Tony Xu, 33, is a co-founder and chief executive of the DoorDash on-demand food-delivery start-up. DoorDash, which employs about 350 people, is based in San Francisco. From its humbling start in 2013 — the company got just one order through its app on the first day of business — DoorDash has expanded to 56 metropolitan areas and 600 cities, including Los Angeles, Atlanta, Boston, Chicago and New York. Bigger plans are in the works.
“Four, five years from now,” Xu said, “we want DoorDash to be a true logistics platform. When we founded the company, the goal wasn’t necessarily to start and end in restaurants. It was a starting point because 85% of restaurants don’t deliver, and because people eat 20 times a week. We thought it’d be a good bet, and it has been so far.”
Xu’s family came to the U.S. from China in 1989 and settled in Champaign-Urbana, Ill. Xu’s mother ran a Chinese restaurant to build up the funds to go to medical school. Xu’s father waited tables at a University of Illinois on-campus restaurant to defray the costs of his aeronautical engineering studies. “They inspired me to do whatever it takes to become the best version of myself that I could be,” he said.
Xu worked at his mother’s restaurant between the ages of 9 and 18, learning much about how restaurants struggled to build up a customer base. “It was really whatever my mom asked,” Xu said, “so washing dishes, busing tables, sometimes making websites or fixing a payment system or a printer. Nothing glamorous. It’s whatever my mom asked me to do to help her execute.”
Path of most resistance
After graduating from UC Berkeley with a degree in industrial engineering and operations research, Xu worked as a business analyst for McKinsey & Co., as a corporate strategy consultant for EBay and PayPal and in business development at technology firm RedLaser, each for less than two years.
“I didn’t have any business training or background in it,” Xu said, “but it was exactly for that reason that I found a place like McKinsey so appealing to work in. I found that it’s in places where I am most uncomfortable typically where I can maximize my growth and learning.”
“As an entrepreneur,” Xu said, “every day, every year, there are things that will make you increasingly uncomfortable. If you’re willing to bear that uncertainty, I think you’ll find a lot of rewards and satisfaction from it. Typically, it’s when you experience discomfort that you grow.”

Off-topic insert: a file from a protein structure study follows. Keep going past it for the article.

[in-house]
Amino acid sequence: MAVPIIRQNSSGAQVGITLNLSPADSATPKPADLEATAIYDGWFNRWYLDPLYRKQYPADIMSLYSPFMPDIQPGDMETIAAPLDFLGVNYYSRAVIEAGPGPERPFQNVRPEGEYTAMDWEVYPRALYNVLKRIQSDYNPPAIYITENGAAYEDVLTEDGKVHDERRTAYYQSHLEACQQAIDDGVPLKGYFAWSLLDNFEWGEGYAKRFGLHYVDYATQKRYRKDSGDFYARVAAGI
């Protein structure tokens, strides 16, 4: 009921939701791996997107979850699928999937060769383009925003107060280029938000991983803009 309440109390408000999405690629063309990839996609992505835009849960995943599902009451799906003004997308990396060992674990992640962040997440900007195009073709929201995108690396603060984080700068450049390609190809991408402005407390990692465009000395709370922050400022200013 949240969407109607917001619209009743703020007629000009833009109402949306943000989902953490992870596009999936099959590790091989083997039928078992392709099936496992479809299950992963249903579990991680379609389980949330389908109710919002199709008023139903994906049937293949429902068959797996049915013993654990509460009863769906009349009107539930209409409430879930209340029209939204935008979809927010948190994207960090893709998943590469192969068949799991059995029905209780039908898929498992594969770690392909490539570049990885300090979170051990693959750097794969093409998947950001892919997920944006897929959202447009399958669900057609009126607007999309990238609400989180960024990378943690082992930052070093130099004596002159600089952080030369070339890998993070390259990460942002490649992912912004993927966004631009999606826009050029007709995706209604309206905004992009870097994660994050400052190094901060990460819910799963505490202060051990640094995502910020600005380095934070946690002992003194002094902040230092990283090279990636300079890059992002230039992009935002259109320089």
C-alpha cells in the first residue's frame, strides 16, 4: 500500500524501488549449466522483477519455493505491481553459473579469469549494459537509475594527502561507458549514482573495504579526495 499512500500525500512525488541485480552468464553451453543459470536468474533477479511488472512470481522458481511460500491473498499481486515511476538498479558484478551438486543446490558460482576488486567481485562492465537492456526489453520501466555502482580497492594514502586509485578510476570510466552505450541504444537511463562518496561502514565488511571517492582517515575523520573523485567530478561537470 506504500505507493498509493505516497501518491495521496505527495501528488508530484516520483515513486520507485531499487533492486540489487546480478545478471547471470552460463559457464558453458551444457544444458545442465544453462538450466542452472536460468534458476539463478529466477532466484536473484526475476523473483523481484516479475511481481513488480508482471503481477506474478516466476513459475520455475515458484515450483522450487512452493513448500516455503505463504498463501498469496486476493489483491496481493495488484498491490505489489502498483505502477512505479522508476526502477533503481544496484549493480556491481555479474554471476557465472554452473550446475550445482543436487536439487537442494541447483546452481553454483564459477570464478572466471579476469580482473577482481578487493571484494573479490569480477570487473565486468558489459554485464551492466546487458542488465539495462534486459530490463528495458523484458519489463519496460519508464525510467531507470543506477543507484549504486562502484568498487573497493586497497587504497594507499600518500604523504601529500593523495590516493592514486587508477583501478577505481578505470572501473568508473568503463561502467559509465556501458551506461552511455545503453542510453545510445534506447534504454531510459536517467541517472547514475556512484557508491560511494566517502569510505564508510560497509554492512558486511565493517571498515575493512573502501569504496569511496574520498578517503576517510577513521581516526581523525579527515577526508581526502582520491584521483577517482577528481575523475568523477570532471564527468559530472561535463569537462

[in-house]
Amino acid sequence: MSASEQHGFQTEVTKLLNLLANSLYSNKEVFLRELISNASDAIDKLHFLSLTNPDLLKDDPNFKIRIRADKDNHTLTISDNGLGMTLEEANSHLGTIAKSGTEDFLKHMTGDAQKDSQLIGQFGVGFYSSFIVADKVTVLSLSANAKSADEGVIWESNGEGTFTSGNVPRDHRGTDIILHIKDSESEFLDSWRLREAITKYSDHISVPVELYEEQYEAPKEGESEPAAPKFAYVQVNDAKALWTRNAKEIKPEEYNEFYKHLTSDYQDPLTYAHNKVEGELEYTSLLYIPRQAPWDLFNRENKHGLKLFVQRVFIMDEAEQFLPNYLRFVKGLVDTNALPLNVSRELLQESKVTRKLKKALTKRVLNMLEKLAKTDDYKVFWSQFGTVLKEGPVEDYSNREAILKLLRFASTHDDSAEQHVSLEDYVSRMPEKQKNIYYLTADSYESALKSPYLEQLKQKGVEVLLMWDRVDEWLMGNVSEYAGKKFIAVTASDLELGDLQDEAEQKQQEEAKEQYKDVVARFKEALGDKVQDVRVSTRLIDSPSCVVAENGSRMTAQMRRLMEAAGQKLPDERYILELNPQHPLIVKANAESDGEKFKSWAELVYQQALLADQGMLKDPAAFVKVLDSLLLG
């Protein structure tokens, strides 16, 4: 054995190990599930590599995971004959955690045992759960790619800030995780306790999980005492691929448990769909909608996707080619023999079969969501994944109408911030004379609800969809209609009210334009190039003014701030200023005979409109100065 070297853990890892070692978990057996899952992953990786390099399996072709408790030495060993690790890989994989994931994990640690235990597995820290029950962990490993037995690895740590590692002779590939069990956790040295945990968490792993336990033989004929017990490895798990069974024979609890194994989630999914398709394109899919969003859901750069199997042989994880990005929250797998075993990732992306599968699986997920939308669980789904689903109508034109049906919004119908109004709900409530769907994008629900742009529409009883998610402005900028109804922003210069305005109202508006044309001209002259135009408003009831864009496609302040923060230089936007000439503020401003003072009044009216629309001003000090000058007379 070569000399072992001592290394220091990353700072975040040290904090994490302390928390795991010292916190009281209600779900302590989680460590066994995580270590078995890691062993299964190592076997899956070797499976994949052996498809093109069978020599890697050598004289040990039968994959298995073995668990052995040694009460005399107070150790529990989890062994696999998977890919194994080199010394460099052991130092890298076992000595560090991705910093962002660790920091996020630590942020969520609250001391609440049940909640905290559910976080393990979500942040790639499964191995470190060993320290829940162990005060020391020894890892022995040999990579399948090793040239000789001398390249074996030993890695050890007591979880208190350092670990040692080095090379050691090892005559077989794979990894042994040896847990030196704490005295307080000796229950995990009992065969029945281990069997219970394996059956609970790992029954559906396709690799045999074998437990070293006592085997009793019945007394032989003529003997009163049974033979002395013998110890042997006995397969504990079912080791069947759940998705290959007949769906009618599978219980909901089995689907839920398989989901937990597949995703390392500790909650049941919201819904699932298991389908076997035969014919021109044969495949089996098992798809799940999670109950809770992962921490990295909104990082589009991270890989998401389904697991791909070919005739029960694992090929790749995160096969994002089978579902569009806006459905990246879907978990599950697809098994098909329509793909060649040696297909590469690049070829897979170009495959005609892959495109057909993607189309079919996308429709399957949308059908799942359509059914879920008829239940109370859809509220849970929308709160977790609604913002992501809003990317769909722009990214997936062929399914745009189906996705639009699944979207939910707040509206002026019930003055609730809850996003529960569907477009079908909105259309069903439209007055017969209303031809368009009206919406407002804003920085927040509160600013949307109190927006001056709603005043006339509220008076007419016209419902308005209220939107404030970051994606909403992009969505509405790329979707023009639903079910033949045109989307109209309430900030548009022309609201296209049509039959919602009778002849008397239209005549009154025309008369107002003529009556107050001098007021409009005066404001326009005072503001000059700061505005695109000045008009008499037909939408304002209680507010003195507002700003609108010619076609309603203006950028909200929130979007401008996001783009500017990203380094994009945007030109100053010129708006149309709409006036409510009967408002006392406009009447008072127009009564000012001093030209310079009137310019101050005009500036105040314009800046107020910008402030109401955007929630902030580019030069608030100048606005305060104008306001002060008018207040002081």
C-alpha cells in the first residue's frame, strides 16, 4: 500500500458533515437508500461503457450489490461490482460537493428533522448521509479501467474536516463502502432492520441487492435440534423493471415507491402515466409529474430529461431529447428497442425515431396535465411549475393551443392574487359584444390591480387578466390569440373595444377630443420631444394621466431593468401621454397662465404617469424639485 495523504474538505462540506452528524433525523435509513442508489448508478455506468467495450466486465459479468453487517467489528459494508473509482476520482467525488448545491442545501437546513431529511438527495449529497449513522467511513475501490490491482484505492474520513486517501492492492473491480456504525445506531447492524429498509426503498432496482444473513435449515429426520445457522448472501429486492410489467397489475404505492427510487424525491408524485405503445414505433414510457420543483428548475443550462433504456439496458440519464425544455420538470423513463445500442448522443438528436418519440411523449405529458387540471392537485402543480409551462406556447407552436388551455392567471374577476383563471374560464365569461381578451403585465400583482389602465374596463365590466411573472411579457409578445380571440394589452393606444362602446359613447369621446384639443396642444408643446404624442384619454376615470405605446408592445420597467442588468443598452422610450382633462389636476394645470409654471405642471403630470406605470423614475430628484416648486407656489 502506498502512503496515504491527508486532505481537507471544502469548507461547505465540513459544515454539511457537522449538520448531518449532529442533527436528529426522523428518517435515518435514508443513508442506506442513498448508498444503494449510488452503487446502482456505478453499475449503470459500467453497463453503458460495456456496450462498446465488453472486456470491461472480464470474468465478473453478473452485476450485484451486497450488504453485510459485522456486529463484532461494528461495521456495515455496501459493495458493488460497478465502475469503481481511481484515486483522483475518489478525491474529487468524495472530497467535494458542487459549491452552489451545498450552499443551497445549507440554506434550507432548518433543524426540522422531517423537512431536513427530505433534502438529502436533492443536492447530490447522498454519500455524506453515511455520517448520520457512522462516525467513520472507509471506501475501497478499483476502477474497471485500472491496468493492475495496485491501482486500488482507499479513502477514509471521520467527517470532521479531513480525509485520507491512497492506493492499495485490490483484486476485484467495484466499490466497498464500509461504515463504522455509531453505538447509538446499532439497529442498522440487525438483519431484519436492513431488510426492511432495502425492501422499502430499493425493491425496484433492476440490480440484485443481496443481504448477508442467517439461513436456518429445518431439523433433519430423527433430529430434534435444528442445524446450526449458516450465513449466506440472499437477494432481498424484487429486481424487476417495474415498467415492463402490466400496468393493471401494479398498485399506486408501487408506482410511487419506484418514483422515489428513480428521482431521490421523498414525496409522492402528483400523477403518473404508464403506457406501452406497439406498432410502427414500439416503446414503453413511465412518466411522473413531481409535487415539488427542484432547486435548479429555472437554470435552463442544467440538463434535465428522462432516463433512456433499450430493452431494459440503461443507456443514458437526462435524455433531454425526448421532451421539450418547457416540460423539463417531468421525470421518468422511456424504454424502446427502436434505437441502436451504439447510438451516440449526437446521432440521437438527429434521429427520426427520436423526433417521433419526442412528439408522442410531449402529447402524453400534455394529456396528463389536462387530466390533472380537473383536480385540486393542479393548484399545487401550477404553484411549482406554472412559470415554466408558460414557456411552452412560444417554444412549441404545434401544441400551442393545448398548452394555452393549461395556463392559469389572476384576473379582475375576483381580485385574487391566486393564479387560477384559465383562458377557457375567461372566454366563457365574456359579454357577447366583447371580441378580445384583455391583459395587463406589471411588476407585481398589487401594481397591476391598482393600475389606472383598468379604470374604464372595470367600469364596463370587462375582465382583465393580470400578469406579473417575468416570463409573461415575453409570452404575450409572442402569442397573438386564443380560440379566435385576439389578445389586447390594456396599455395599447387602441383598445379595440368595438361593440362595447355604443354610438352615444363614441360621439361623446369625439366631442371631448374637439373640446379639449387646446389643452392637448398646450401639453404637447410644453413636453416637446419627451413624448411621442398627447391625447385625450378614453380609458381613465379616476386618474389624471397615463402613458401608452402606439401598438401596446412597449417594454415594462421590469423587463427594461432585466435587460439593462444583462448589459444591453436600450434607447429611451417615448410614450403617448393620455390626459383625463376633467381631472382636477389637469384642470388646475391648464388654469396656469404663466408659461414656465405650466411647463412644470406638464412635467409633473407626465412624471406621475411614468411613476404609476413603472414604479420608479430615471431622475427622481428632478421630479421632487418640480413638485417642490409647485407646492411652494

Typically it's when you experience discomfort that you grow.
In 2013, Xu was working on an MBA at Stanford when he and fellow students Andy Fang, Stanley Tang and Evan Moore developed the idea for a food-delivery app, a largely untapped niche at the time. Xu liked that it would help small entrepreneurs like his mom, while employing people who needed extra income on their way to fulfilling their own dreams.
“That’s really why we started DoorDash,” Xu said. “It’s a company that stands for maximizing people’s possibility. That’s true for the employees, for the Dashers who deliver on the platform. Most of the Dashers’ interest goes beyond deliveries, toward college, becoming future doctors and lawyers. And when you think about the merchants, they’re really people like my mom.”
“We built a site literally on a Saturday afternoon called paloaltodelivery.com. Not a very specific name, but a very available name. We put up a few PDF menus of restaurants, a Google Voice number that you could call to order delivery. This was to test if people wanted to order delivery from restaurants.”
“We told some friends about it. We emailed some groups on campus. We emailed some dorm list servers, and that’s kind of how we got the first few orders running through the system. We were the drivers. We took turns dispatching and took turns delivering.”
Xu said the company initially expanded around the San Francisco Bay Area and then to Los Angeles before heading to Boston. “That was a big jump,” Xu said, noting it was a chance to apply the company’s model to far less-friendly weather conditions and a city that wasn’t oriented around cars. “That’s why we chose Boston.”
DoorDash delivery people apply online and undergo a background check before hitting the road, Xu said. “Dashers can pick and choose where they want to drive, how long they want to drive, what types of deliveries they want to accept. It’s quite a flexible gig, and it really has become the standard, I would say, for the part-time job of the century.”
“We try to understand the things that we have learned, then we write them into software or playbooks that we execute. That’s really how we rinse and repeat. Every subsequent market, we update to see if we got anything wrong. When we go into new markets, we learn new things. The faster we learn, the faster we can grow.”
Xu got married to his wife, Patti, the same year his business began. “Having two marriages at once is tough,” he joked. Once a marathoner, Xu no longer has time for such a demanding avocation, but he still feels the need to unplug and run a few miles as much as he can. “I like to go on runs in nature, absent of technology,” he said.